by Collyn Rivers – Updated 2020
All lead-acid batteries, AGMs and gel cells, generate explosive gas. Even though most are sealed, makers stress that battery ventilation is vital still. Confusion exists over this. Around 2000, some battery makers began to claim that no ventilation was required. Or, ventilation is advisable but not necessarily essential. They withdrew this advice, however, shortly after. Many batteries thus have a warning notice as below.
Despite warning notices like this, many RV builders install batteries in unventilated compartments. In 2012, one threatened criminal defamation when I published that ‘battery ventilation is vital’. The company withdrew only when shown evidence the batteries they were fitting in their own products had such notices.
Hydrogen lacks colour or smell. Without instrumentation, a human cannot detect it. Unsealed batteries smell whilst charging, but that odour is not hydrogen.
Many batteries have an acid/water mix called an electrolyte. If overcharged, that liquid produces explosive hydrogen. In a typical battery enclosure with about 10 litres of free air space, a 10% (explosive) concentration builds up within 60 seconds. When mixed with air, ignited hydrogen typically starts fizzling at a concentration of about 4%. If the concentration exceeds 10% a tiny spark causes it to explode.
Sealed batteries cope with low levels of overcharging. To prevent an explosion, they have normally sealed vents. These open when pressures reach dangerous levels. As long as the batteries are ventilated (and there is no source of ignition) this gas typically dissipate harmlessly.
Lead-acid battery explosion is rare. It can however blow an RV apart. One (Australian) RV maker, whose product lacked ventilation, blew out the floor of his very own, through just that.
Assuring basic ventilation is so easy it seems ridiculous not to provide it. Let alone (as some do) to argue against it.
An exploded battery is an ugly sight. Pic: http://www.rayvaughan.com
Hydrogen only explodes when ignited. An almost invisible tiny spark, however, does so. Common sources include insecure terminal clamps and cables. Also, battery connectors that work-harden and crack. Sparks can also be caused by any electrical or moving device. Worn bearings may do so. Battery chargers, isolating relays etc, should never be installed in battery enclosures. Such battery ventilation is vital.
The battery enclosure must enable fresh air to enter at its base. The (lighter) hydrogen must be able to escape to atmosphere via unrestricted outlets at the enclosure’s very top. The RV industry has no standards regarding this. General practice, however, is to provide a few 25 or so mm holes at the top. They are needed to the very bottom.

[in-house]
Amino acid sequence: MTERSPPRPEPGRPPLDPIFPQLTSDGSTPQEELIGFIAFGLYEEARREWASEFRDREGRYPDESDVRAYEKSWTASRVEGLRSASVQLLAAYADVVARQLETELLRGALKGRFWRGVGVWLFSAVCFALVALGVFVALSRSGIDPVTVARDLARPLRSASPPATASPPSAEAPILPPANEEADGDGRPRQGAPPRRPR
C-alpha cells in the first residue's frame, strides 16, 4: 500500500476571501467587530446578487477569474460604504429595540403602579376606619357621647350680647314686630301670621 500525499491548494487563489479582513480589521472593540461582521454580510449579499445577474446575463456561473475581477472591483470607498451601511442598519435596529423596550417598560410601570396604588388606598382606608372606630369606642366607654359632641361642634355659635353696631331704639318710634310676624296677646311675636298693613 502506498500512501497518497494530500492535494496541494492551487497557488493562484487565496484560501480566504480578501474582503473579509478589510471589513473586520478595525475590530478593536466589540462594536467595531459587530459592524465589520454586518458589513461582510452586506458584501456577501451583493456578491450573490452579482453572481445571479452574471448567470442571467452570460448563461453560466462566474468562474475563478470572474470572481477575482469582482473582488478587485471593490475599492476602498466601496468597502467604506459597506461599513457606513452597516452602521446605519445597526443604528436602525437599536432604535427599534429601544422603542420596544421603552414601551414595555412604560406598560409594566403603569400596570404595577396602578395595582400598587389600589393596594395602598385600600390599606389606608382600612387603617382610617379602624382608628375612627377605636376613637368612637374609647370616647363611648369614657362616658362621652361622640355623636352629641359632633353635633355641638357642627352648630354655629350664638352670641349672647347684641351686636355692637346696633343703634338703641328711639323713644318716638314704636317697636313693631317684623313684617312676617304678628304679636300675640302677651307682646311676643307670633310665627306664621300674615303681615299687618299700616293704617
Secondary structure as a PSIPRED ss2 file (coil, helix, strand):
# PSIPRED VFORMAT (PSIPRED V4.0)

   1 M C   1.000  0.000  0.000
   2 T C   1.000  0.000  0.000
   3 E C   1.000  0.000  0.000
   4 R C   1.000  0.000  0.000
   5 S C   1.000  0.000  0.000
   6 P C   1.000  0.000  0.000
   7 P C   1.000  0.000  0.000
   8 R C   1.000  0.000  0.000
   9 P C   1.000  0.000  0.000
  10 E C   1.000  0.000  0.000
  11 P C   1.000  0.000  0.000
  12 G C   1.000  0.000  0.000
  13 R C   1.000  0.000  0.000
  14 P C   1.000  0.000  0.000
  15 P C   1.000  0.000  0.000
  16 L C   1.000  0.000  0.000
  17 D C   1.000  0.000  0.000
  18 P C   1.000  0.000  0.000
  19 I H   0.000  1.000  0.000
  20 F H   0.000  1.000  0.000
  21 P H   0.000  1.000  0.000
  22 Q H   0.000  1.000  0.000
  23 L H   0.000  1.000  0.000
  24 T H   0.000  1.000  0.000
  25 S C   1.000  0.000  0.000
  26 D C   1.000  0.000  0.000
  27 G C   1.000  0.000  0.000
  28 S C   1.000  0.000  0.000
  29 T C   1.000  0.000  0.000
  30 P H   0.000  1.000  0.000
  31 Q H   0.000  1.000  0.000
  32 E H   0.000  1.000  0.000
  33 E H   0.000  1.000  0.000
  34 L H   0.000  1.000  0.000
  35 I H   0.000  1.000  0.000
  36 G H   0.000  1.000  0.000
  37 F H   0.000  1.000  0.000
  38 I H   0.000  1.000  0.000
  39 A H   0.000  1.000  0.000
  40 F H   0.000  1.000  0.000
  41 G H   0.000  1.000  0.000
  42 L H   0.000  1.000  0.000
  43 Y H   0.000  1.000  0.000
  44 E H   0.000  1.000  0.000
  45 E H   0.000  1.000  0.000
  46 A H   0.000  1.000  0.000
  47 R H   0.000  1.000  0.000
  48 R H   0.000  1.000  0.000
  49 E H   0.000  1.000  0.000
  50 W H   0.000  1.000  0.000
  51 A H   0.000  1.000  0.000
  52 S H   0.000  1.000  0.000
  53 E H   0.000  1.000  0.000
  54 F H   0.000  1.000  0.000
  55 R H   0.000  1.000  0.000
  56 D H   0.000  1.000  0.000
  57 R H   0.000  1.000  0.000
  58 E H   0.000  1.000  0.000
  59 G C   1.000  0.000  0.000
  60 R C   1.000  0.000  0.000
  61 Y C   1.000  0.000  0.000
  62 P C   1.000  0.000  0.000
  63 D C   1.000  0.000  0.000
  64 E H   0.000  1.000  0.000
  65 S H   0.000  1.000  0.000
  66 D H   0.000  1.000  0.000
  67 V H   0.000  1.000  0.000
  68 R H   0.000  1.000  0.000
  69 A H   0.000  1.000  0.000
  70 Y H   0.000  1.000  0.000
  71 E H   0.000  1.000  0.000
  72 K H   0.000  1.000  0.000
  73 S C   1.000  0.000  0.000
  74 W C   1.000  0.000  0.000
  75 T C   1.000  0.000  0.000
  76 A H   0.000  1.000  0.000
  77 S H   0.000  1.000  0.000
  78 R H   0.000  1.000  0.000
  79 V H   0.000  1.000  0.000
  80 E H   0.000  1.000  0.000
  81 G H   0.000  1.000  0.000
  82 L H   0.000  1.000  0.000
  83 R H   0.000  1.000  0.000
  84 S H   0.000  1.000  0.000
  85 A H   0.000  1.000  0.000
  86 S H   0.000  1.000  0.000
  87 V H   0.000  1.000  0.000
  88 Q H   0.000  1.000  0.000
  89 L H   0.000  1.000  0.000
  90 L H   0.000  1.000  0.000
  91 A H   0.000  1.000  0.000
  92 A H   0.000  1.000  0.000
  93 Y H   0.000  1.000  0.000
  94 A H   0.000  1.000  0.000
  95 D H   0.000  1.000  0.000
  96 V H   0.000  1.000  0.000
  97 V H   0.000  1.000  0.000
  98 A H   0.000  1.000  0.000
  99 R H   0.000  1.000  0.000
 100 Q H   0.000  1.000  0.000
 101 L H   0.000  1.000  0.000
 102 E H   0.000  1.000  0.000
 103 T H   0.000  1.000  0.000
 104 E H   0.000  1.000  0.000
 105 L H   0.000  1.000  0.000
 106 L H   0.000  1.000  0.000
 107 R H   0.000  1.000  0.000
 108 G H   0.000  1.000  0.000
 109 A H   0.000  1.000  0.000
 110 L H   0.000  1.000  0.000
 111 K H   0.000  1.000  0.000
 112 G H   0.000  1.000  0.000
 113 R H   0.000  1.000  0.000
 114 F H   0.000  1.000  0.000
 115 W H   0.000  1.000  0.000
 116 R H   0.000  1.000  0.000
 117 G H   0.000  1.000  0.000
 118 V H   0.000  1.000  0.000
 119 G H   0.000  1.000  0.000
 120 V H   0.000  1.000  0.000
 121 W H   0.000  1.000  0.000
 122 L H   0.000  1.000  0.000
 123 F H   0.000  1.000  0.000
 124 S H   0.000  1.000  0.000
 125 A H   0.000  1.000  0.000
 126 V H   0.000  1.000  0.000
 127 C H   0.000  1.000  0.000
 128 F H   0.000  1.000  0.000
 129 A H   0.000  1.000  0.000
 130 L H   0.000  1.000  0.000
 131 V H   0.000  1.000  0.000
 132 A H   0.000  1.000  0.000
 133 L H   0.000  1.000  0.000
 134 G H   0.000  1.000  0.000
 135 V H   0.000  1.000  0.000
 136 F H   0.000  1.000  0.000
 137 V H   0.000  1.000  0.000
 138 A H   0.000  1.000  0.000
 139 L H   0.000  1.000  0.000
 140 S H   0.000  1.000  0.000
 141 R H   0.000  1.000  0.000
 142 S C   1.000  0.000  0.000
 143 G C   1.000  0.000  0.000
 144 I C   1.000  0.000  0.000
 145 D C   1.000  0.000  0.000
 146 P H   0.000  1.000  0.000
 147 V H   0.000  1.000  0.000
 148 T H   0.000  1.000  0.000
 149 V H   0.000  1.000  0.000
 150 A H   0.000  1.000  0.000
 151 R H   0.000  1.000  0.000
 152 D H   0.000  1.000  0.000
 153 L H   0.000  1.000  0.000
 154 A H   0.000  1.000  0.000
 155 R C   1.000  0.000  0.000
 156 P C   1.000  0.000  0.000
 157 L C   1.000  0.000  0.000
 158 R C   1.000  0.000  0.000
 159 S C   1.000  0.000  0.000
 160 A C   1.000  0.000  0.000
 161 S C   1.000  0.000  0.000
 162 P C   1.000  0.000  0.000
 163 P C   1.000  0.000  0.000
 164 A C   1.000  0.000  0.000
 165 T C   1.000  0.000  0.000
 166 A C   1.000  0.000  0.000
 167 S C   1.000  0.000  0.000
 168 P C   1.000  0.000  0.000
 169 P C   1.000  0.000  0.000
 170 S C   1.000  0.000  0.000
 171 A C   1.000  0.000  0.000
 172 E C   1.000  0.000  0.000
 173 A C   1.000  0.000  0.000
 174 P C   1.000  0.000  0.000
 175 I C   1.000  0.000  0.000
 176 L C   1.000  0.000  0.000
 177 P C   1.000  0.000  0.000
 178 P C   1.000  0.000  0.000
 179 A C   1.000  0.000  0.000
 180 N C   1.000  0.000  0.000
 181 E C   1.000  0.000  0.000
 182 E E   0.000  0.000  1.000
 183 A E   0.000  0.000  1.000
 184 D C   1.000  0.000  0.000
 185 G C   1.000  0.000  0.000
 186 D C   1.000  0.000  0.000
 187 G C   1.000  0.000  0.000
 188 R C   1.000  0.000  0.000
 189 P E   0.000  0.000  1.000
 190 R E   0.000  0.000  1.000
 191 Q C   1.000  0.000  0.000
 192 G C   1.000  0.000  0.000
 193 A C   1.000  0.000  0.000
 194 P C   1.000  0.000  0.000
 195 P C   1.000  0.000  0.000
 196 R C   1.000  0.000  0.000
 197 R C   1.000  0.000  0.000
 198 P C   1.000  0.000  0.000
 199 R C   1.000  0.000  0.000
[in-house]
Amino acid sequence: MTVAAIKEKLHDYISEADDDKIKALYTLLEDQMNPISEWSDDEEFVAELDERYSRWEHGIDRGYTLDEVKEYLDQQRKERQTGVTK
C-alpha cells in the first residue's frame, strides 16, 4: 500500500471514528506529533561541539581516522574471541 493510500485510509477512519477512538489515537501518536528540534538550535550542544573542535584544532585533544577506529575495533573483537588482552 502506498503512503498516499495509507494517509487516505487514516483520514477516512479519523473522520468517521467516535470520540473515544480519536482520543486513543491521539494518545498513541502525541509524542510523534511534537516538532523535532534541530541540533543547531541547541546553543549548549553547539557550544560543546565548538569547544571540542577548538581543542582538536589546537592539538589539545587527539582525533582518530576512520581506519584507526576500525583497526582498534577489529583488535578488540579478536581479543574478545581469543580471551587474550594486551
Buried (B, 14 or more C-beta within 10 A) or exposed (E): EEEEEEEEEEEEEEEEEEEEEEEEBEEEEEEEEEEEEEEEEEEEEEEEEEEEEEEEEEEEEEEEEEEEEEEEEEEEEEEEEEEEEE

In 2003, the (then) Sustainable Energy Industry Association suggested the following minimum. The size given is for each vent (top and bottom).
Area in sq cm = 0.006 X ‘n’ X I.
Where ‘n’ – the total number of cells in the battery/s (for this purpose each cell is nominally 2.0 volts)
‘I’ = maximum charging rate in amps.
For example a caravan with two 12 volt batteries (each of 6 cells) and maximum charging rate might be 50 amps. Then A = 0.006 x 12 x 50 = 3.6 sq cm. The above is a minimum requirement. Ventilation can thus be one or two slots top and bottom. Each should be about 5 cm by 1 cm.
Naturally vented enclosures have been criticised. Decades of experience, however, indicate they are adequate. Wind, however, can generate areas of high pressure around exit vents. This can prevent gas from escaping. This is less of an issue if adequate lower vents are provided. But many an enclosure is vented only at the top. If yours is like that, cut a few holes at the very bottom.
These batteries use a technology that is different from lead-acid. These batteries can and do explode. When they do, they typically emit dense white smoke. This strongly irritates and may harm the respiratory tract, mucous membranes, eyes, and skin. The electrolyte reacts with moisture to form hydrogen chloride and sulphur dioxide. Some also release bromine and chlorine. There are also fire risks if they are overcharged. This is due to the flammable properties of volatile organic substances.
So here too battery ventilation is vital. Vendors offer little advice re this. It seems prudent, however, to house them much as with lead-acid batteries. Ideally using fire-proof materials. (See also Article Lithium-ion batteries in caravans.)
Battery ventilation is vital – summary
There are no legally enforceable (RV) standards in this area. This article can thus only state that battery makers stress battery ventilation is vital. Some explain why.
There is little or no risk if batteries are housed in well-vented enclosures. With sealed batteries, the risk is not high. It exists however if they are within (say) a closed bed base that traps gas. Eliminating this risk consist of little more than cutting slots, or drilling holes. So why not do it?
In-depth coverage of batteries and battery charging is included in my books Caravan & Motorhome Electrics, Solar that Really Works! (RV-related), and Solar Success (homes and properties). My other books are the Caravan & Motorhome Book, and the Camper Trailer Book. For information about the author please Click on Bio.
This topic often arises on RV forums. If you feel this article might assist others, please consider posting this Link to it on the relevant forum thread.